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# My new love : ShaderToy

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(since shadertoy doesn't allow more than a couple of lines in the description and I don't want to put all the stuff into the comment section there, I abuse the blog here)

For everybody new - or not so new - to shaders, hear this:

Not only is it just bloody amazing what you find there, it's veeeeeery educational.
And easy to use. No hassle with setting up the GPU pipeline yourself - you only need a WebGL capable browser (most are). The interactive compiler displays errors right after the faulty code lines.
Minor nuisance for me was the sometimes "restrictive" behaviour of GLSL (coming from HLSL), but that's not deal breaking.

After experimenting with signed distance functions in 3D with my SlimDX/HLSL stuff I was curious about 2D. So I found this (thank you Marteen):

Very nice. Basic shapes with contours and the usual combiners. Improved with lighting and shadows. Expanding on this, experimenting with polygons and stars, I wanted to put it to the test with something less abstract. Anybody remember Spirograph ? The math around this (pun intended) is already endless. I didn't even know about roulettes before.

But let's start simple. There's a very old discovery from a Persian astronomer: Tusi-Couple.

Here a short protocol of the progress:

• Needed individual colouring for the shapes (Marteen's sample combines all shapes to one SDF). Experimenting with arbitrary blending, too (blend function).

• Animate the inner circle/wheel within the the outer. Just basic trigonometry. To make it more clear I colored both circles "Wheel of Fortune"-style (see radial function).

• Choose some point on the inner wheel, mark it with a point. I chose a star shape for this.
• Track the ellipse path. Since I got no clue how to derive that yet, I simply trial-and-errored.
• Only got a filled ellipse (or rather: used a transformed circle). Found a real ellipse and used that to generate an outline (ellipse and ellipseLine functions)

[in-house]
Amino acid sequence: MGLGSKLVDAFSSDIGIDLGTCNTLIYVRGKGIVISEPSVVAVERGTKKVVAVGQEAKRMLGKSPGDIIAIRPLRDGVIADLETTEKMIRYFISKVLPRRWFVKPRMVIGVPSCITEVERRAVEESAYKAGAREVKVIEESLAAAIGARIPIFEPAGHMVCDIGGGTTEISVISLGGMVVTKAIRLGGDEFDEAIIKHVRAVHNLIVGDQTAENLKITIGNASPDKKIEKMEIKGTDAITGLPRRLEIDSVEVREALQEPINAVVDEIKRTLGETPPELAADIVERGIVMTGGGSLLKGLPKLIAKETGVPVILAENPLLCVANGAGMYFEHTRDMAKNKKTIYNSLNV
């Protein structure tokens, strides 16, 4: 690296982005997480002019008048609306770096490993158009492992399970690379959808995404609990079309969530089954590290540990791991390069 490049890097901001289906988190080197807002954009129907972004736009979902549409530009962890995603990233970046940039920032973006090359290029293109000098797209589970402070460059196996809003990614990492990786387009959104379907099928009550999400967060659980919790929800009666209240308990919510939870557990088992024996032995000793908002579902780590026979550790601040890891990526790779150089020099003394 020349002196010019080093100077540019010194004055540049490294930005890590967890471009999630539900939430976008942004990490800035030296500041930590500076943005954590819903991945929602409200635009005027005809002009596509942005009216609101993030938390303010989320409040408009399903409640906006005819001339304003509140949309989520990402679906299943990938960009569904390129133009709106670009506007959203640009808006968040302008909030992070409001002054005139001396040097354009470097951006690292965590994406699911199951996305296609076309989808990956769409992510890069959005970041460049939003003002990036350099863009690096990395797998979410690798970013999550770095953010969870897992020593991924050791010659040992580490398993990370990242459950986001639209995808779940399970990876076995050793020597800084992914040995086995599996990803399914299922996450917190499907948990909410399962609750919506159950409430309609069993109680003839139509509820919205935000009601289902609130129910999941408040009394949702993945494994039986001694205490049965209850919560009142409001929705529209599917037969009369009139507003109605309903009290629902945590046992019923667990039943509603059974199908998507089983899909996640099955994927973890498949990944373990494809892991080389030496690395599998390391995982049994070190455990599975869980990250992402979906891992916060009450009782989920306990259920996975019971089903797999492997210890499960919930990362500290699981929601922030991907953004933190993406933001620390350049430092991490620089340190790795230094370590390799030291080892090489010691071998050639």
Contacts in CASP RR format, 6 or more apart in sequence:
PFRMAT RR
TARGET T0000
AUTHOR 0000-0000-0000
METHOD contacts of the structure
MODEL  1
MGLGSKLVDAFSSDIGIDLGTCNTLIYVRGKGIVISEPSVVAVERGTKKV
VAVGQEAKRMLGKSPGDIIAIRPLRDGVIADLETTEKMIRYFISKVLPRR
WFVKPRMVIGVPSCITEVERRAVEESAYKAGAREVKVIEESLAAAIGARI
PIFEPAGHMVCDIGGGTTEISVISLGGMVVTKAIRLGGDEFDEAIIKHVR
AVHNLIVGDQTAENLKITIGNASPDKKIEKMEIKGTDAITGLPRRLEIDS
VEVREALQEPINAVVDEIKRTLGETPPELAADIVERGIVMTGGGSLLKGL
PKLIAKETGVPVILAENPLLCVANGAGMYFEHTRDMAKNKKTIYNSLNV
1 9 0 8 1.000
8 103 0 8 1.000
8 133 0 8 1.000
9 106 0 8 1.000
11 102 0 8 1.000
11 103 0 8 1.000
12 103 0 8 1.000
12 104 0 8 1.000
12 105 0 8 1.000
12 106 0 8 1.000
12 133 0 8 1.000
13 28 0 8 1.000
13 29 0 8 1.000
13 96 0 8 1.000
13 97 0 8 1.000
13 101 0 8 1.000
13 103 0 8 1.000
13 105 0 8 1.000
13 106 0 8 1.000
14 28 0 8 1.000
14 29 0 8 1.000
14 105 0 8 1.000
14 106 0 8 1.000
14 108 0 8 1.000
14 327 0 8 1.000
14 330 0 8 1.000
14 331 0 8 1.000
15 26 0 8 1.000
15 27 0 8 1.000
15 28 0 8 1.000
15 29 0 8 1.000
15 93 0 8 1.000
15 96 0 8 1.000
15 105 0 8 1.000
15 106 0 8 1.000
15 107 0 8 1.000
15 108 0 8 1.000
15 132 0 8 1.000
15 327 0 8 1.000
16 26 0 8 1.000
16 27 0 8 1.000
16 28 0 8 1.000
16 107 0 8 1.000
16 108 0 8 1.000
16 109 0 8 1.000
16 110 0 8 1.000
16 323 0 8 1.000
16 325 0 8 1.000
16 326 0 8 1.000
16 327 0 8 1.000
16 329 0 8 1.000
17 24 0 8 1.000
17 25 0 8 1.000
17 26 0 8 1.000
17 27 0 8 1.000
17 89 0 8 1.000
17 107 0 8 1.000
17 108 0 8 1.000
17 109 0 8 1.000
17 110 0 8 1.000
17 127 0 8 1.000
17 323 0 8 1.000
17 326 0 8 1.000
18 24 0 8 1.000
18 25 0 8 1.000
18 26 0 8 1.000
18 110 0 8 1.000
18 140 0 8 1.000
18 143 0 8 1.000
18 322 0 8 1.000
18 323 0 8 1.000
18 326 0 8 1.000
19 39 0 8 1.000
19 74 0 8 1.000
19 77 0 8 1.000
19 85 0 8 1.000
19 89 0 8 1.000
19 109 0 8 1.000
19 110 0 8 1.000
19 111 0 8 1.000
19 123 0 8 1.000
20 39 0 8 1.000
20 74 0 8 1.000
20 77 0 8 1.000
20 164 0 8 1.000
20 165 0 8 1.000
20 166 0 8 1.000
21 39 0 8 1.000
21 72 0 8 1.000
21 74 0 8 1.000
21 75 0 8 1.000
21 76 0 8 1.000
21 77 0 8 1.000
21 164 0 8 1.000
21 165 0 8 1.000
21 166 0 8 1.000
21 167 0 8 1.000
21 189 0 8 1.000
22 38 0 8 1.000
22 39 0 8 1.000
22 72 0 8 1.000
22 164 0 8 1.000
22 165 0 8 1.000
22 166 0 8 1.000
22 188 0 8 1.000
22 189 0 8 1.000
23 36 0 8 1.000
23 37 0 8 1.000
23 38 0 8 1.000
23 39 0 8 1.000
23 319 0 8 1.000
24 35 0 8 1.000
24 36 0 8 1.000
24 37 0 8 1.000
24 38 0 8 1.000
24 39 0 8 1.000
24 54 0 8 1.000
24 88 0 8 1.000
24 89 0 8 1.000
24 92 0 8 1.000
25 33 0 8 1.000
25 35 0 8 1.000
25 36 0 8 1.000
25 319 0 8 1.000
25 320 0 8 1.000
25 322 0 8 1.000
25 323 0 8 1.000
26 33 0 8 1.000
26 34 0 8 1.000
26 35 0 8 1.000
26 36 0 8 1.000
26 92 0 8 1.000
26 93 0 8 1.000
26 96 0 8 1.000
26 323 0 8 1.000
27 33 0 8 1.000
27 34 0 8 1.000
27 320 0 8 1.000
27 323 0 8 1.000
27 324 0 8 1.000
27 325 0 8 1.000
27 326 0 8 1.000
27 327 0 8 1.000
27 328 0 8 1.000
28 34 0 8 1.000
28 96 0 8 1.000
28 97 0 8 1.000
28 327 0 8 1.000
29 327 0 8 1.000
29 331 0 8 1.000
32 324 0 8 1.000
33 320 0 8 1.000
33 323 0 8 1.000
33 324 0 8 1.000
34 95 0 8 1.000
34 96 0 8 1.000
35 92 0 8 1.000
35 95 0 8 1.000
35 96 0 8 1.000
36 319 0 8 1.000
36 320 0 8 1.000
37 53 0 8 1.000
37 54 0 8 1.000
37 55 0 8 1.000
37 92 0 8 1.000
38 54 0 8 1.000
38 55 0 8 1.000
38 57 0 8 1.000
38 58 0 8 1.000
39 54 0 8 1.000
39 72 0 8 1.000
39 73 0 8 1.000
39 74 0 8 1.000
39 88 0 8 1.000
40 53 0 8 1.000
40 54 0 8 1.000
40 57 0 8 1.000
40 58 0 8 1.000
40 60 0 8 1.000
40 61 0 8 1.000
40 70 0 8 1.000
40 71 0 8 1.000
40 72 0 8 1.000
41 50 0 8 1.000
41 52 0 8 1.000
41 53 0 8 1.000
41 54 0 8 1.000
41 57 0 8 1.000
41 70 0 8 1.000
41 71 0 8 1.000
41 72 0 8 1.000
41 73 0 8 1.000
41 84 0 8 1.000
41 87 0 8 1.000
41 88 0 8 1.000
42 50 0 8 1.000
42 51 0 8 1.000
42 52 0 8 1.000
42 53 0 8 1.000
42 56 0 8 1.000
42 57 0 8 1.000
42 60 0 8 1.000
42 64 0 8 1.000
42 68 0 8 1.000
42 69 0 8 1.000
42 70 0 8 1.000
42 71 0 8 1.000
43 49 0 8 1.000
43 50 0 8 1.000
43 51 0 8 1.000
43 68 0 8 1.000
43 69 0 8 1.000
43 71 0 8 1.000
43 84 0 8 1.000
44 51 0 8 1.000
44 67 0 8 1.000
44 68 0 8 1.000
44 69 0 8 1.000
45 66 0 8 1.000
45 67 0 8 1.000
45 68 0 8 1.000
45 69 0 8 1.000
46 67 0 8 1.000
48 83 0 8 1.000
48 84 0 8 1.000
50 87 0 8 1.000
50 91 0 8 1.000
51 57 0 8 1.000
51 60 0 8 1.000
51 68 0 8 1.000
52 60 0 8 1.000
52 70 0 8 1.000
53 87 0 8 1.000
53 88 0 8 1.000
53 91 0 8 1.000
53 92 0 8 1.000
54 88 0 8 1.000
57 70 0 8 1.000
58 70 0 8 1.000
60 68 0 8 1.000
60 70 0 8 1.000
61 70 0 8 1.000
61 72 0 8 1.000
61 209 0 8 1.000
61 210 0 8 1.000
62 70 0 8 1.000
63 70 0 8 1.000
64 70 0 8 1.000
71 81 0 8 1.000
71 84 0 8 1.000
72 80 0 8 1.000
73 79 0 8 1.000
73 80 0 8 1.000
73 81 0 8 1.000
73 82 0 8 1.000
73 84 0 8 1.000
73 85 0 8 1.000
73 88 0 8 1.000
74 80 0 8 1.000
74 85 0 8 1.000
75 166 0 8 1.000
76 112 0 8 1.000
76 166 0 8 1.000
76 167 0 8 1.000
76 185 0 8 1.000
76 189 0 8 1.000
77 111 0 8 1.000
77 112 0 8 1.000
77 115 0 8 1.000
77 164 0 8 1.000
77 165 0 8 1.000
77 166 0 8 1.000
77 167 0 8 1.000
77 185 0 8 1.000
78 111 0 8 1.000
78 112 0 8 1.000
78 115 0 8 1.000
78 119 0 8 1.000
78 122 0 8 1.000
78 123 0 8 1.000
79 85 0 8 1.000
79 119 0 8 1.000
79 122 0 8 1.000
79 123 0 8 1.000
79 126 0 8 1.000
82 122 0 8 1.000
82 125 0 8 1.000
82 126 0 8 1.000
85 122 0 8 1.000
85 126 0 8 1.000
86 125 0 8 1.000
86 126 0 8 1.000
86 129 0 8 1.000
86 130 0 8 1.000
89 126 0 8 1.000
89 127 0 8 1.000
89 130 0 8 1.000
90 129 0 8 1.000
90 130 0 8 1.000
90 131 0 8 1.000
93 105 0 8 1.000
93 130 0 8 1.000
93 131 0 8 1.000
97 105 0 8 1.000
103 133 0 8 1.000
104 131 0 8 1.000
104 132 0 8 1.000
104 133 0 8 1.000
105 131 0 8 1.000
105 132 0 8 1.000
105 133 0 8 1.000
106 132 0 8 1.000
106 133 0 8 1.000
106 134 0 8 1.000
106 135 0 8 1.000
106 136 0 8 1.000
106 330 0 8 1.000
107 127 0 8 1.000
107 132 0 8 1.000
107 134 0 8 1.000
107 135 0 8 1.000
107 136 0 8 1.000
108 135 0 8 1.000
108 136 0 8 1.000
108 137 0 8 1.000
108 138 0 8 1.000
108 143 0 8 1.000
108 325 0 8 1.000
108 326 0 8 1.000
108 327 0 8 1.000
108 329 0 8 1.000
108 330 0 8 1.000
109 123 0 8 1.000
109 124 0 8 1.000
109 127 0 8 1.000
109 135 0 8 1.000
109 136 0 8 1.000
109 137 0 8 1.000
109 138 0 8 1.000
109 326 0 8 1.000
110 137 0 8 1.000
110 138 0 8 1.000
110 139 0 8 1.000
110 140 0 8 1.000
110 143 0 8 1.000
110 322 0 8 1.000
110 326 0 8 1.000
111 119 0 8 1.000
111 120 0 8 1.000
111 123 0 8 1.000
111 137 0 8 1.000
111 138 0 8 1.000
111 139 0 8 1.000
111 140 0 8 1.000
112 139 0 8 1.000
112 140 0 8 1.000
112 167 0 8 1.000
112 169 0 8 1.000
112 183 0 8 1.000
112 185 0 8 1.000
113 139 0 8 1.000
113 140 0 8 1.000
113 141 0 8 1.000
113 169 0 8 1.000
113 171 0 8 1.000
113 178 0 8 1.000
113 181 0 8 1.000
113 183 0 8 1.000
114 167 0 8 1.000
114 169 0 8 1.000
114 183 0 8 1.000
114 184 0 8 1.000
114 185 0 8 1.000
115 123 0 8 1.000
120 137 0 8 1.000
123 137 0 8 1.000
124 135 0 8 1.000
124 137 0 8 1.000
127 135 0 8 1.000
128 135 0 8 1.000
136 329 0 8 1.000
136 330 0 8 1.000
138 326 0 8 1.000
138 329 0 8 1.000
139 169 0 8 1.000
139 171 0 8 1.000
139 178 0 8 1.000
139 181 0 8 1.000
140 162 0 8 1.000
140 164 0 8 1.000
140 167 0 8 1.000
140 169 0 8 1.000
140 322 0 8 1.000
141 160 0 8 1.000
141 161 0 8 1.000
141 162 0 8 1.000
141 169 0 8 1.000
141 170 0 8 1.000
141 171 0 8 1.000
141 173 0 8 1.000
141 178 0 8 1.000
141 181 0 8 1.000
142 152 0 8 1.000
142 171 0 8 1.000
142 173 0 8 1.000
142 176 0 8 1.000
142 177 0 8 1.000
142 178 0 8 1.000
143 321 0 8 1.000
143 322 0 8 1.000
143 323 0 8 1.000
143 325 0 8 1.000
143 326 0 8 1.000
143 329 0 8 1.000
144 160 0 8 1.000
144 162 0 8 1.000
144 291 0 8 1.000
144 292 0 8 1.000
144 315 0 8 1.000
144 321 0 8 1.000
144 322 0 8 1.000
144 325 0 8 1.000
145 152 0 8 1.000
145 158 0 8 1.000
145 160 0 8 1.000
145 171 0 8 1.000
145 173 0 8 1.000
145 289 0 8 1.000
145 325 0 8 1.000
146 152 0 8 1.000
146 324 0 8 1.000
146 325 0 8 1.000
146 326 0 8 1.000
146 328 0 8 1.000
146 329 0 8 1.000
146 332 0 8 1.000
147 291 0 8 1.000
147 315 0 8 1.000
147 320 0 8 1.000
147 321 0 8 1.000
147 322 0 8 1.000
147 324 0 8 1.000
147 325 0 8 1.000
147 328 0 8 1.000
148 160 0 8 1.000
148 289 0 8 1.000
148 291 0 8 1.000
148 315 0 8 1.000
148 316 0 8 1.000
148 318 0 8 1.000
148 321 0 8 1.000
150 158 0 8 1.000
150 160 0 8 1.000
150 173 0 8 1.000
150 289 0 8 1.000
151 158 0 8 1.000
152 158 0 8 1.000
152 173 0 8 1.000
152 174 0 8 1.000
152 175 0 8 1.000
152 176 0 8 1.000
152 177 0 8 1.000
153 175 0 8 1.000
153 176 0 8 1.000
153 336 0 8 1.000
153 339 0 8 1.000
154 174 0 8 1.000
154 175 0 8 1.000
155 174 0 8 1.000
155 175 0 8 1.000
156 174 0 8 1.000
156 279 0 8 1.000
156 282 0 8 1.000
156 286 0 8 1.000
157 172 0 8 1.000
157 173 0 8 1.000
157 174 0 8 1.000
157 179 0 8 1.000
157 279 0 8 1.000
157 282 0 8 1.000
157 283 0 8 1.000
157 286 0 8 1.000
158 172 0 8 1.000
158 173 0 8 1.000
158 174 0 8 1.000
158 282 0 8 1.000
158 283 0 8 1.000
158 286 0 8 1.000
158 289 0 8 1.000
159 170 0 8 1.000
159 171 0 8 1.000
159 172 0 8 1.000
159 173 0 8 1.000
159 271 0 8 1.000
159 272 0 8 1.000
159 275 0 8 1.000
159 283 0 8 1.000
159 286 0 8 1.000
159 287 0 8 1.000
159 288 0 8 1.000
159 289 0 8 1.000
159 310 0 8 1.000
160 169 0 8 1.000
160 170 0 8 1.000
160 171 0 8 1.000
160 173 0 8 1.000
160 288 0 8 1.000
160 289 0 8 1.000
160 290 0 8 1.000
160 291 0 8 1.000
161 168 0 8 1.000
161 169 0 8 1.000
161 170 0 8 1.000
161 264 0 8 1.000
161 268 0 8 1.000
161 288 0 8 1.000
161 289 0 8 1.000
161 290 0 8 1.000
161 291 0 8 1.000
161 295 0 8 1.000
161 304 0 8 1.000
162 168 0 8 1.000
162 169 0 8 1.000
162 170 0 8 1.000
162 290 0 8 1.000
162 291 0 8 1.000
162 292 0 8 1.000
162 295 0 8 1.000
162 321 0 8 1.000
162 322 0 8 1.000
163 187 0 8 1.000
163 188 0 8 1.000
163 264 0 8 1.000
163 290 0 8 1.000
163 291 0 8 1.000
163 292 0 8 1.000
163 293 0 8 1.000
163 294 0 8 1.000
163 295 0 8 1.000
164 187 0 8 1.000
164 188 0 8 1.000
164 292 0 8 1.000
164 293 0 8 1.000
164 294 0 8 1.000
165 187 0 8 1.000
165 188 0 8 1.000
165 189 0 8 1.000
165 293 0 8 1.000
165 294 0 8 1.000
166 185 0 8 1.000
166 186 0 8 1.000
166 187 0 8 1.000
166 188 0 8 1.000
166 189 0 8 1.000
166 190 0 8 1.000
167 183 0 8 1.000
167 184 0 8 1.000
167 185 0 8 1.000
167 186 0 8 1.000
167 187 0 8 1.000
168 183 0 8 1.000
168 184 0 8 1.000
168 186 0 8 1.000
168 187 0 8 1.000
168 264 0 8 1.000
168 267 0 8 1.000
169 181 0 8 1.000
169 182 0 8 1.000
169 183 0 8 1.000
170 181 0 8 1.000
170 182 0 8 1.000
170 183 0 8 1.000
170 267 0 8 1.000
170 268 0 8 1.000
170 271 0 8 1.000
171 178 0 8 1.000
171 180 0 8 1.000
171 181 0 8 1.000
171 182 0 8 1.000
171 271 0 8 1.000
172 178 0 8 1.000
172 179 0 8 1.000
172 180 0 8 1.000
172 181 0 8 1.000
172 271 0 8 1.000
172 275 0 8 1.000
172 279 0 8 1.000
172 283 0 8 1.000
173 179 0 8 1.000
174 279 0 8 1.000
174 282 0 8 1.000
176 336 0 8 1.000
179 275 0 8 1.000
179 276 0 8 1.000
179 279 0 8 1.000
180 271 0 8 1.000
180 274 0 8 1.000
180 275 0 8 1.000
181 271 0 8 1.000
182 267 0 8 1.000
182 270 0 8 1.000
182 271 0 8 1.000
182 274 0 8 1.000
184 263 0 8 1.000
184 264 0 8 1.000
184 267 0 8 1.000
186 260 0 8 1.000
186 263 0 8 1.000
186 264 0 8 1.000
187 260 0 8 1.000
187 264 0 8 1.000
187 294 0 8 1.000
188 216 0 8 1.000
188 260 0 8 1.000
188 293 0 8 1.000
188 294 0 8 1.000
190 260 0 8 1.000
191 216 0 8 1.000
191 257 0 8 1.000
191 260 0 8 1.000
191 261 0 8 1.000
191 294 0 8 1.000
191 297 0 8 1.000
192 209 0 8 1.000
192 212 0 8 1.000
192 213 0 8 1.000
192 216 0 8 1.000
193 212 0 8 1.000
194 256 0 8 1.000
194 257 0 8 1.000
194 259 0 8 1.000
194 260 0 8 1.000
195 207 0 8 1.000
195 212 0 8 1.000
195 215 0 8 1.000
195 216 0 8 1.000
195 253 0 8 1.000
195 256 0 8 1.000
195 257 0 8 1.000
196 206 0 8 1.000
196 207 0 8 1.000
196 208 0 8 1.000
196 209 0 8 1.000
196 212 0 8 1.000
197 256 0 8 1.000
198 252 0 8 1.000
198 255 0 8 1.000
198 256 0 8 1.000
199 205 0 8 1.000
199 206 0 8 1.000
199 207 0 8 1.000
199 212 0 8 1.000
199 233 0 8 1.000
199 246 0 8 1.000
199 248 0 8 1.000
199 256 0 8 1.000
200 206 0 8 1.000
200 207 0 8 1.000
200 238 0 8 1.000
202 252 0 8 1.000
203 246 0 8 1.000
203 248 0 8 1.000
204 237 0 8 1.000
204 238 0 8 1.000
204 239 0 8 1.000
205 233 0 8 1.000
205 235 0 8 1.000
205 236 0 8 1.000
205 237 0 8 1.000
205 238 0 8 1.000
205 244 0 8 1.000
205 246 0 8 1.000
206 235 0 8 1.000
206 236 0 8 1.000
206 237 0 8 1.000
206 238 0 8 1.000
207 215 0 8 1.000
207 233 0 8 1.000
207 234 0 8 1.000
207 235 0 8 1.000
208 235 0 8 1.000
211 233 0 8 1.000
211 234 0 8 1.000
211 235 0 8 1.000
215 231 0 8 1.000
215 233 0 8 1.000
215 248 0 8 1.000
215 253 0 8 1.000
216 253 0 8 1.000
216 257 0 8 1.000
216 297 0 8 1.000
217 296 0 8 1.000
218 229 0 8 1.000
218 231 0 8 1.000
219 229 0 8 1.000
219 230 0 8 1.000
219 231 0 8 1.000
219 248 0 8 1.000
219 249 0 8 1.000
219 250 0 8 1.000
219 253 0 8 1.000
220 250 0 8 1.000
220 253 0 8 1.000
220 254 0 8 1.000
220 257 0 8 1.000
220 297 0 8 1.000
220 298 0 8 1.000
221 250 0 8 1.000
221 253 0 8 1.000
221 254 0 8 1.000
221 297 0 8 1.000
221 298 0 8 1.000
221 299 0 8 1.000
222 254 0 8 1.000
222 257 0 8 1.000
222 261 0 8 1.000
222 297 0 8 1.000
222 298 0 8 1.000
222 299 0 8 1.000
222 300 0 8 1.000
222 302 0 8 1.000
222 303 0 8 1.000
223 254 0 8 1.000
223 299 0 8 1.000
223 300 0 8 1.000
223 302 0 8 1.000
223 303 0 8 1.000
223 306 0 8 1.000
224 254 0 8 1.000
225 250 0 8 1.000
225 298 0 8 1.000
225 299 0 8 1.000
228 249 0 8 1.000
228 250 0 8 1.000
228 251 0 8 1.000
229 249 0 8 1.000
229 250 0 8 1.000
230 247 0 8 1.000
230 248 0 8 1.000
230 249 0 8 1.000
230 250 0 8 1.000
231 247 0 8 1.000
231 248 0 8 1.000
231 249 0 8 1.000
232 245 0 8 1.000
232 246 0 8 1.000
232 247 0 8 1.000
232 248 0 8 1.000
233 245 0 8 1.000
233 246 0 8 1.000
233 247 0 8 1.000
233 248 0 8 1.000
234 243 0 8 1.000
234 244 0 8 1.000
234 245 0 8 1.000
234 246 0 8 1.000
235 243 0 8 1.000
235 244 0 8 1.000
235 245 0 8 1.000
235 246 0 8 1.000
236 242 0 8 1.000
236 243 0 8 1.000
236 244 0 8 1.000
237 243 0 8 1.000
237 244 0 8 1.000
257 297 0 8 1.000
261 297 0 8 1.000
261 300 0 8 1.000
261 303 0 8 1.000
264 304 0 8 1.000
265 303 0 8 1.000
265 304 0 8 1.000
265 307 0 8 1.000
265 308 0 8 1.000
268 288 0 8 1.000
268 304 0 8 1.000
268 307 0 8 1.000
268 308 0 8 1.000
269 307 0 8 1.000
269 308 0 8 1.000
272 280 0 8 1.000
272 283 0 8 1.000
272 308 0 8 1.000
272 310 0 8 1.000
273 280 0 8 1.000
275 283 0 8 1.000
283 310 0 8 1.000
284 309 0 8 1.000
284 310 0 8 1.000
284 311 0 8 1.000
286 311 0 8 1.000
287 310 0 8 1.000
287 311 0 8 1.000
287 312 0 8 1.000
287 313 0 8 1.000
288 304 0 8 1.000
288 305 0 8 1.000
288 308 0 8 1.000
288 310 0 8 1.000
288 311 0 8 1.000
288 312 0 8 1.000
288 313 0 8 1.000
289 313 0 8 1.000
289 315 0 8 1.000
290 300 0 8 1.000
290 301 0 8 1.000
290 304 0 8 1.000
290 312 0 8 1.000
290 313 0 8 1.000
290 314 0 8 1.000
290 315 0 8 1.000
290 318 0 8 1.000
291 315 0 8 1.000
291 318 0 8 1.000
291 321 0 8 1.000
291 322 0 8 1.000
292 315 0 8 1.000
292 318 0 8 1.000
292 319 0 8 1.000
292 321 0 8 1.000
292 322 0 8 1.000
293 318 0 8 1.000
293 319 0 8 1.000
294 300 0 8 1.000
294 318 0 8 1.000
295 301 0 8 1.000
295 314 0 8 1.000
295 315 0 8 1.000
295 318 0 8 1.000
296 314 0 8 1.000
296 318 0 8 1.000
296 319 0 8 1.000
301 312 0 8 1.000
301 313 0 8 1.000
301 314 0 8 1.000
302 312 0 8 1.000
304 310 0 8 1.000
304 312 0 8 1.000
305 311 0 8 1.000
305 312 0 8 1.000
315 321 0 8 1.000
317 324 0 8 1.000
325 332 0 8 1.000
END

• The ellipse line produced some artifacts at the main axis. Needed some tweaking. Still not perfect, goes havoc in the degenerate case. Now use lineDist in that case.
• Hmmmm, cogs would be nice. Splitting the polygon function into circleMod (to get normalized angle part) and using polyShape for laying cyclic functions around a circle. The current implementation using a simple sinus is actually NOT a clean SDF. It works well enough though - and I expect a correct implementation to be quite challenging.
• Added spokes and bars to give even more of a mechanical/gear feeling. Steampunk rules.
• Challenge: Derive ellipse path automatically. I feared the worst. Ellipses are usually a bitch - algebraically. But in this case I found that one can exploit the simplicity of the Tusi-couple and derive the major/minor axis directly (see final if-clause within sceneDist function. Not yet commented)
• Add some light and make the thing scale with the viewport correctly (shadertoy has fullscreen capability).
• TODO: Choose 2nd point with mouse. This should be possible with additional input/buffer logic of the shadertoy setup. Haven't dug into it just yet. For now one can change the point at the start of the shader code, though (relativePos constant).

# ENJOY!

If you're interested in SDFs I recommend this as a starting point: Distance functions. Quílez has more to offer, of course. He is also quite active on shadertoy. Rewriting classic games for instance. Wow.

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I will attach all the images which I'm using.
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• Hello!
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// Limitations: // - no 12-bit-per-channel JPEG // - no JPEGs with arithmetic coding // - GIF always returns *comp=4 // // Basic usage (see HDR discussion below for HDR usage): // int x,y,n; // unsigned char *data = stbi_load(filename, &x, &y, &n, 0); // // ... process data if not NULL ... // // ... x = width, y = height, n = # 8-bit components per pixel ... // // ... replace '0' with '1'..'4' to force that many components per pixel // // ... but 'n' will always be the number that it would have been if you said 0 // stbi_image_free(data)

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